Happiness is subjective.
It has been defined as having a cognitive and affective component: Frequent positive emotions such as joy, affection, pride and tranquillity AND a sense that one’s life is good.
We know that those in a happy mood are more creative, have better relationships, stronger immune systems and perform better at their daily work tasks.
A recent news report revealed around 15,000 teenagers in New Zealand take anti-depressant medications. Fifteen thousand.
Globally, mood and mental disorders are on the rise with the World Health Organisation reporting that mental disorders are now the leading cause of disability in the United States, Canada and Australasia.
Certain biological pathways influence mood and behaviour. The end products of these are neurotransmitters – chemical messengers that communicate information throughout our brain and body. They all play different roles and are involved in different things.
As far as mood and behaviour are concerned, these are the key functions of some neurotransmitters.
Dopamine: motivation, mood, memory, movement
Adrenaline: stress response
Serotonin: mood-enhancing, pain control, appetite regulation
Melatonin: regulation of circadian rhythms, sleep promotion, GABA receptor regulation
GABA: dampens, calms, vision and motor control, sleep maintenance
Endorphins: euphoria, pain-control
Acetylcholine: memory, alertness
When treating mood disorders, the approach of pharmaceutical medication is to target neurotransmitters, increasing their uptake into the cell.
However, current research is instead investigating what is causing dysregulation in these pathways.
Taking into account factors about each individual such as immunity, sleep patterns, diet, exercise and socialisation is so important in supporting healthy neurotransmitter production.
Causes of imbalances may include inflammation, infection, oxidative stress or mitochondrial dysfunction.
Diet and lifestyle have been shown to play a major role in both disrupting these pathways as well as correcting them.
The British Journal of Psychiatry published a study that showed people who consumed diets high in processed food were more likely to develop depression.
The brain is an organ therefore each of its cells has a high demand for nutrients.
A large portion of the nervous system is located around the gut walls also therefore digestive issues can contribute to or exacerbate mood disorders and vice versa.
Gut health, with optimal balance of bacteria, is now considered to be very important to mental health. Lactobacillus helveticus is a strain of bacteria that has been linked with reducing anxiety in humans. This is available in supplement form.
Amino acids (from protein-rich foods) are the building blocks of neurotransmitters.
While some amino acids are found in plant foods, tryptophan, the main precursor to serotonin, is found mostly in animal sources such as chicken, fish and turkey.
GABA is the brain’s peacemaker, regulating stress hormones and creating a sense of calm. A deficiency sign can be anxiety and panic attacks.
Glutamine is the precursor to help to make GABA, helping improve both mental energy and relaxation, reduce alcohol cravings and addiction, stabilise blood sugar and promote memory.
Glutamine supplements are often taken by athletes as it helps to support immunity and improve muscle repair.
Cabbage-based sauerkraut raises glutamine levels and production of GABA, as well as improving healthy bacteria balance in the gut. Beef, chicken, fish and eggs are good food sources. Herbal medicines such as Kava Kava, Zizyphus, Magnolia and Passionflower have all been shown to support this pathway also.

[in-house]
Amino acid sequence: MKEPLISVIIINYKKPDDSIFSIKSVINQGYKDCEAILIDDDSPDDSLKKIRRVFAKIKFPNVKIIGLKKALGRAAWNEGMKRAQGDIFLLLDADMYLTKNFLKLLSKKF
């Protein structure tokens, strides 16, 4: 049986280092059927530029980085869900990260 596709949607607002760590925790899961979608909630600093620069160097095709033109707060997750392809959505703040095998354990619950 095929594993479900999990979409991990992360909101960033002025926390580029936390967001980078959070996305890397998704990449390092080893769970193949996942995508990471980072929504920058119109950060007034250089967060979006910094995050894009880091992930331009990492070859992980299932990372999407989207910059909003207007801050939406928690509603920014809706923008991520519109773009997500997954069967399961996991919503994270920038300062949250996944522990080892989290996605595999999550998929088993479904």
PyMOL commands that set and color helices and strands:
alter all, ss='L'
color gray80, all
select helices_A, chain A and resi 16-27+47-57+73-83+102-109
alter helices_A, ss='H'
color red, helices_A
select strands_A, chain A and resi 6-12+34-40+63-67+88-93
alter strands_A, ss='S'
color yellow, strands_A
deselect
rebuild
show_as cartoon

Green tea contains the amino acid L-theanine, which antagonises the stimulating effect of caffeine, promoting a sense of calm. It also modifies brain serotonin levels.
Look for organic green teas to avoid spray exposure and add a little cold water to the cup first to avoid drawing out the bitterness. Reducing caffeine intake through coffee and the likes of Coca-Cola is beneficial for anxiety also.
Complex carbohydrates are essential to fuel the brain and provide cofactors for neurotransmitter production.
Refined carbohydrates create an imbalance in blood sugar levels, which contributes to mood disorders.
In That Sugar Film, Damon Gameau embarks on a unique experiment to document the effects of a highly processed diet and one of the very early signs he noticed was a negative change in his mood – he was noticeably irritable and easily frustrated.
Sourcing carbohydrates from wholegrains such as oats and quinoa or root vegetables is vital.
Phospholipids found mainly in egg yolks form neuronal membranes and receptor sites where neurotransmitters communicate. A vegan source is lecithin granules.
Good fats are particularly important for reducing inflammation and supporting a healthy mood. Oily fish such as mackerel, salmon, anchovies and sardines all provide omega 3 for healthy neuron communication.
B vitamins are essential and deficiencies can result in the following mood and behavioural changes:
B1 and B2: poor concentration/ attention
B3: depression, psychosis
B6: irritability, depression, poor memory
B9 (folic acid): depression, dementia
B12: depression, pain, irritability, lack of motivation
Minerals are very important in maintaining a healthy mood.
Low magnesium is associated with anxiety and depression while high calcium levels are often seen in depression.
Zinc is fundamental to neurotransmitter balance and this can easily be tested through an oral taste test.
Food sources of zinc include beef, oysters and pumpkin seeds however if deficient, a zinc powder is the best option to improve levels.
Mental health is a complex area therefore I would recommend talking to a qualified naturopath for dietary and supplement advice.
-The advice contained in this column is not intended to be a substitute for direct, personalised advice from a health professional.
–By Deanna Copland